Today marks the beginning of my third week in India. It feels life if it was just yesterday that I arrived to Jaipur and met my first tuk-tuk driver who, by the way, ripped us off. Two hundred rupees for 5 minutes. An extra hundred per bag – and he drops one of them in a puddle.
The most important thing you’ll ever learn in India is that everything is possible. Monkeys know that as well which is why one of them sneaked into the girls’ bedroom on Saturday morning and stole – out of all things – a juice box.The Asian girl, who was the only person in that room as that time, decided to chase the thief only to find out that there were more monkeys waiting by the kitchen. Retreat.
That is completely normal. There is even a sign on our kitchen’s door asking us to keep the door closed to keep out hairy visitors. Babylon’s roof is also known as the monkey spot. Long story short: everything is possible. Everything.
Cows in the middle of the road. Bulls stalking you on campus. Jives by the lake. Tuk-tuk pimps. Tractors with loud music. Monkey thieves. The list goes on.
I slept on the way back to Udaipur but once I get to Babylon, I don’t allow myself to rest. I kick-start my day right away. I update the blog – I had no wifi over the weekend – and wait. Babylonians are either tired or sick. When I get hungry, I go knock on Nick’s door. Batou helps me wake him up. We try to flip the mattress, throw water and pillows at him, carry him, drag him… When he’s finally up, we kind of lock him inside the kitchen. He cooks pasta for us. He’s a free man now.
I’m not sure about what to do with the rest of my day. I can’t stay in Babylon. Luckily, Evvie agrees to accompany me to Pink city.On our way to get a tuk-tuk, we stumble upon a bunch of monkeys, really close to Babylon. “These must be our visitors.” There’s no way to make sure but that was the first time I spot monkeys in the neighborhood. I have seen dogs, cats, pigs, goats, cows… but not monkeys. I stand corrected.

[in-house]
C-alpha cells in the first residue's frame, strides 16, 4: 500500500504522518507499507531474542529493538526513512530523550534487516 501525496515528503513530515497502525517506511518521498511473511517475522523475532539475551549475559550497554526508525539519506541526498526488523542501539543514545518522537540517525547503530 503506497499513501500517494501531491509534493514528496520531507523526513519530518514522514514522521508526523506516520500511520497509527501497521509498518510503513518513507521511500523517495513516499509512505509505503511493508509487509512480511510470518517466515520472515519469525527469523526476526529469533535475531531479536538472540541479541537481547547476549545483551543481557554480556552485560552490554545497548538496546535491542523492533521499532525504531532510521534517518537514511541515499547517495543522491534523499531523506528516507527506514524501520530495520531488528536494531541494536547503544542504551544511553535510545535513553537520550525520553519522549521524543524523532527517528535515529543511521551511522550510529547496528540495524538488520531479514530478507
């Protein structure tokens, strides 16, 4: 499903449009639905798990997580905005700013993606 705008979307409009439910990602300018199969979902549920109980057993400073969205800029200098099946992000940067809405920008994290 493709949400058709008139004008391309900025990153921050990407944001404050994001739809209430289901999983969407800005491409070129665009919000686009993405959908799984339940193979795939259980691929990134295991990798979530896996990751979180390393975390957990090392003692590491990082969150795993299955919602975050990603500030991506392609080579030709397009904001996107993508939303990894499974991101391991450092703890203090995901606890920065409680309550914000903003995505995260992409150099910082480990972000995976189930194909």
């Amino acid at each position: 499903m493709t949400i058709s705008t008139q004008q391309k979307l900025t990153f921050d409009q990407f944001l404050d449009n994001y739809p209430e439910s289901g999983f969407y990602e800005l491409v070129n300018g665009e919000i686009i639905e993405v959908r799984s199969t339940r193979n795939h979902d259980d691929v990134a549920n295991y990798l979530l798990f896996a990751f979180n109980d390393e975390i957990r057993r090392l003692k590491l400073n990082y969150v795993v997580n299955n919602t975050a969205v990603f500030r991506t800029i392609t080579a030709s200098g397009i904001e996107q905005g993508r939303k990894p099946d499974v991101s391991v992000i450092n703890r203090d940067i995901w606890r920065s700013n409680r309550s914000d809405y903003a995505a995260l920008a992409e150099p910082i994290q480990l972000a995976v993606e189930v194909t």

Pink City shopping goes too smoothly to my own taste. Last time, I had to bargain in French with a very articulate vendor. This time, the process didn’t take much time as the vendor gave up too quickly.
“Lama, you do it for the satisfaction, don’t you? You got issues, son”, said Nick. He’s most probably right.
We have a meeting at six. It starts nearly forty minutes later because of slow Indian timing. We’re planning our next trip. The meeting lasts less than an hour during which Kira times my time on the swing.
– Lama, fifty more seconds.
Once my time is up, Giacomo and I swap seats. I’m the one pushing him this time. He gets points every time he hits someone, extra points
Right after the meeting is over, Giacomo, Nick, Talal, Lia and I leave for the tea place. It’s too crowded already but we find a corner where we wait for our iced teas. Nick and Lia share a stool. We’re talking about food and I bring up the Brazilian chocolate thing that was at the Global Village. Lia says that it’s very easy to make. We leave our stools for Pink Square. We need to find concentrated milk.
It takes a couple of tries to get the employee to realize that coconut and concentrated are two very different words. He finds the can for us, we pick up corn and butter on our way to the cashier. Lia’s the one cooking tonight.
I’m making a thyme sandwich in the kitchen. I turn around and see something moving. It’s midnight. “Monkey!”
Giacomo and Lia turn around.
It’s just a cat.
Gotta work on my monkey paranoia.